ISRO Plans To Launch TeLEOS-2

ISRO Plans To Launch TeLEOS-2


The Indian Space Research Organisation (ISRO) will launch Singapore’s TeLEOS-2 satellite on April 22, from the Satish Dhawan Space Centre in Sriharikota.

Points to Ponder:

  • On April 22, the TeLEOS-2 satellite of Singapore will be launched by the Indian Space Research Organisation (ISRO) from Sriharikota’s Satish Dhawan Space Centre.
  • The Polar Satellite Launch Vehicle (PSLV), which will perform the launch, is set to go off at 2.19 p.m.
  • TeLEOS-2 is an Earth Observation Satellite created by ST Engineering, and this flight will mark the PSLV’s 55th mission.
  • TeLEOS-1, the first Singapore commercial Earth observation satellite, was launched into a low Earth orbit by ISRO in 2015 for use in remote sensing. Singapore has had nine satellites launched by the ISRO to date.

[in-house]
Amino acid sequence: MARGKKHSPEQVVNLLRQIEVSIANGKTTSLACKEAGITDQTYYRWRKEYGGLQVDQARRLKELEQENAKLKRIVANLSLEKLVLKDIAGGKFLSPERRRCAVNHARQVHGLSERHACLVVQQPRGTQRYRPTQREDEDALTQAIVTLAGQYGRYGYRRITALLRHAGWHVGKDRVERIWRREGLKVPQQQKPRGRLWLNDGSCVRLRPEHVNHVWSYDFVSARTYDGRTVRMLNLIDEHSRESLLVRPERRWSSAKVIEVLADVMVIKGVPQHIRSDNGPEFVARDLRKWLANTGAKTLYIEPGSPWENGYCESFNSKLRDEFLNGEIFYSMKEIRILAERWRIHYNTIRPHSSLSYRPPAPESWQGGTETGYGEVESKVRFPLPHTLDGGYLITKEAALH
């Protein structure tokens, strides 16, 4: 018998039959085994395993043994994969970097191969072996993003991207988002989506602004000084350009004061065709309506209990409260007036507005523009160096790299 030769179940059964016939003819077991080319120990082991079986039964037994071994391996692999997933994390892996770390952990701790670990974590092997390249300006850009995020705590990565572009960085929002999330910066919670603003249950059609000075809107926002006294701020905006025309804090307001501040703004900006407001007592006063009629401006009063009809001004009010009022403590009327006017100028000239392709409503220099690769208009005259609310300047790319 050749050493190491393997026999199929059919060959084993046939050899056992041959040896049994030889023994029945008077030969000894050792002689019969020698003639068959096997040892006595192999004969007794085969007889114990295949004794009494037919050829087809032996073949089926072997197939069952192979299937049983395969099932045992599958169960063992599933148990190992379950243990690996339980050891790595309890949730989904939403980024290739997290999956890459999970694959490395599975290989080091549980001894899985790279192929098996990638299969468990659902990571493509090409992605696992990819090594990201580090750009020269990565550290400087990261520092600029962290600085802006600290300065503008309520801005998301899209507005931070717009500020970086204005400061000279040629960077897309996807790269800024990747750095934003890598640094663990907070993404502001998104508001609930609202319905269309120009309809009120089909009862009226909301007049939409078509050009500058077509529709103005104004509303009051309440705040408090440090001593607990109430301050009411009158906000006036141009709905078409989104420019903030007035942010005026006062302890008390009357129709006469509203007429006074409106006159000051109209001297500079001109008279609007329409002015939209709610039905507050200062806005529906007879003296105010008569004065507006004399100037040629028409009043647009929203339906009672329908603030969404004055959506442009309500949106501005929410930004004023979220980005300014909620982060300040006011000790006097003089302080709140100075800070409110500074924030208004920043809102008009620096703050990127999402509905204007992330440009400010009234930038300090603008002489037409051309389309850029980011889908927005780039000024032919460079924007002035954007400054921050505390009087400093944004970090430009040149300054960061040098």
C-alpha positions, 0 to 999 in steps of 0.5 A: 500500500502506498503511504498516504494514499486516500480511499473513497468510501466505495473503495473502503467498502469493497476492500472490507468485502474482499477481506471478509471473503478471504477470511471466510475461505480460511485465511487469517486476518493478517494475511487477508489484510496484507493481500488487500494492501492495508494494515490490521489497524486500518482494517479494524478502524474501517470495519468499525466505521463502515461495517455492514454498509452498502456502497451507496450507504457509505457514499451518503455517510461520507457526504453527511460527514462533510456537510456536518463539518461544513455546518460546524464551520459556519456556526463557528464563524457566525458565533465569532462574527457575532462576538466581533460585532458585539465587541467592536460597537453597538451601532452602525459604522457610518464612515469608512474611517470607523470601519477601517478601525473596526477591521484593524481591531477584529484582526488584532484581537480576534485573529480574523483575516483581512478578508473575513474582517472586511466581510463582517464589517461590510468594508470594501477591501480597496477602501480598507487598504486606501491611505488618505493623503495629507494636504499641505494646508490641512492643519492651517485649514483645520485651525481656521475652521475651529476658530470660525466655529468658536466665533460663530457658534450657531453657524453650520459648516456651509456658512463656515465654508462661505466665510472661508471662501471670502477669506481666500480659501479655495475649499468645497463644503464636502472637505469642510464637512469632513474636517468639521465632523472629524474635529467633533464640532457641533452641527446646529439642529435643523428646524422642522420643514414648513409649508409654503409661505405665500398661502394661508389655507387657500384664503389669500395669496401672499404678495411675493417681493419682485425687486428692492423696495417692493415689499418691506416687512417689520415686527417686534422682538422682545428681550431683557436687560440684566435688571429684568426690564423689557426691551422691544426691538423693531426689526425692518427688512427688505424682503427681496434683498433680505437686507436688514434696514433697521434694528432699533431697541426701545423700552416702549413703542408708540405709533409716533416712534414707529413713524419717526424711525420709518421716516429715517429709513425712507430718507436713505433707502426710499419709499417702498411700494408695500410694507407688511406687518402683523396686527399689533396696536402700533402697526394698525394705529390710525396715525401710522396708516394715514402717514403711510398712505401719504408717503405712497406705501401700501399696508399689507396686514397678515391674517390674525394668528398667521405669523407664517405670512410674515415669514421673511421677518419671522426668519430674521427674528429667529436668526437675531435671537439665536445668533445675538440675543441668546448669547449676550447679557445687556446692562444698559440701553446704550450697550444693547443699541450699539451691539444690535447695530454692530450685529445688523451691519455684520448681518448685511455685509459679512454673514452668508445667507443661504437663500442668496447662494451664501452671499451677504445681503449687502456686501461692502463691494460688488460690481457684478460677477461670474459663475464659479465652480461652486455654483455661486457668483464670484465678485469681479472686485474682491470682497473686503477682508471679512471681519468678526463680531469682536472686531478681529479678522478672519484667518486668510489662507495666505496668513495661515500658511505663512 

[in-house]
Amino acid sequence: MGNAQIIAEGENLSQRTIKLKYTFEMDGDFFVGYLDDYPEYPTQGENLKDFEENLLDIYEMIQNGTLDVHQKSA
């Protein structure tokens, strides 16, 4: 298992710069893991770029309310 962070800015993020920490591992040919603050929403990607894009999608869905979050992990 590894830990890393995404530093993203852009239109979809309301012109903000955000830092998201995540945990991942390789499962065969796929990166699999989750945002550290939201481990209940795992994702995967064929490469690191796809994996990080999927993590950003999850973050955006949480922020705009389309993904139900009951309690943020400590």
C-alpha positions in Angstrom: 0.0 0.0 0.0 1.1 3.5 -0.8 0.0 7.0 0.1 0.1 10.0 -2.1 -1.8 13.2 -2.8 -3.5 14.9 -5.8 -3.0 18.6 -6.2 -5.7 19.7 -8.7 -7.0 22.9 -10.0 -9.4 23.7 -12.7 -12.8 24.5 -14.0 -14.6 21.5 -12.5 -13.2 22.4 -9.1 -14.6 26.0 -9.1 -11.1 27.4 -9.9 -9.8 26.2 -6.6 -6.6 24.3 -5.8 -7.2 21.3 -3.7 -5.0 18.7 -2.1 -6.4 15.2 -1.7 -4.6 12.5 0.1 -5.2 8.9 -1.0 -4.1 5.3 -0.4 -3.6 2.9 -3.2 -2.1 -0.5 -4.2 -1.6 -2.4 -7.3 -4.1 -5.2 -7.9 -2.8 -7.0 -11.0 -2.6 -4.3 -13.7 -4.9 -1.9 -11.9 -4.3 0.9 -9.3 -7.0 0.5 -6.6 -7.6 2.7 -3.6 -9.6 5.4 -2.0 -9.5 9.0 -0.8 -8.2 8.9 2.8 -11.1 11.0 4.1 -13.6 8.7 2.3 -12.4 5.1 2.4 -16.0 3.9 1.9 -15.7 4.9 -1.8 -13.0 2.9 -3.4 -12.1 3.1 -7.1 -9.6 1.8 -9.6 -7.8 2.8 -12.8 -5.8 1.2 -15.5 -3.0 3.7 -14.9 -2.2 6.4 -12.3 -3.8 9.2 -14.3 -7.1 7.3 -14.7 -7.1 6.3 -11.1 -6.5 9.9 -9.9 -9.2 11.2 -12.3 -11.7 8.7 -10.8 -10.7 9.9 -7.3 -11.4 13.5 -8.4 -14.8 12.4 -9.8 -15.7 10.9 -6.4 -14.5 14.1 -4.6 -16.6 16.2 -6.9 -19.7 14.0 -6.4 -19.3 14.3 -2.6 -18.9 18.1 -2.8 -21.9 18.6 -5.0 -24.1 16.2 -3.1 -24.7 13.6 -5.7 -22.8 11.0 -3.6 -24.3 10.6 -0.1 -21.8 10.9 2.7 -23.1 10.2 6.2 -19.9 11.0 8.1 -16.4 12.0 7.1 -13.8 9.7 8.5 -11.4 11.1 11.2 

• The PSLV-C55 is the third launch by ISRO this year; the previous PSLV mission took place in November of the previous year.


  • Six Singaporean satellites were launched into a 550 km circular orbit inclined at 15 degrees to the equator by India’s Polar Satellite Launch Vehicle during its thirty-second flight (PSLV-C29). TeLEOS-1, the largest and heaviest of the six satellites, weighs 400 kg. The other five are co-passenger satellites, which include two micro- and three nano-satellites.
  • The five co-passenger spacecraft that was launched alongside TeLEOS-1 are VELOX-CI (a 123 kg microsatellite), VELOX-II (a 13 kg 6U-Cubesat technology demonstrator), Athenoxat-1 (a nano-satellite technology demonstrator), Kent Ridge-1 (a 78 kg microsatellite), and Galassia (a 3.4 kg 2U-Cubesat).
  • On December 16, 2015, PSLV-C29 successfully launched all six Singaporean satellites from the Satish Dhawan Space Centre (SDSC), SHAR, Sriharikota.
  • Antrix Corporation Limited (ACL) and ST Electronics (Satcom & Sensor Systems), Singapore, signed into a Launch Services Agreement in February 2014 for the launch of TeLEOS-1, an earth observation satellite from ST Electronics that will also carry five co-passenger satellites from Singapore universities.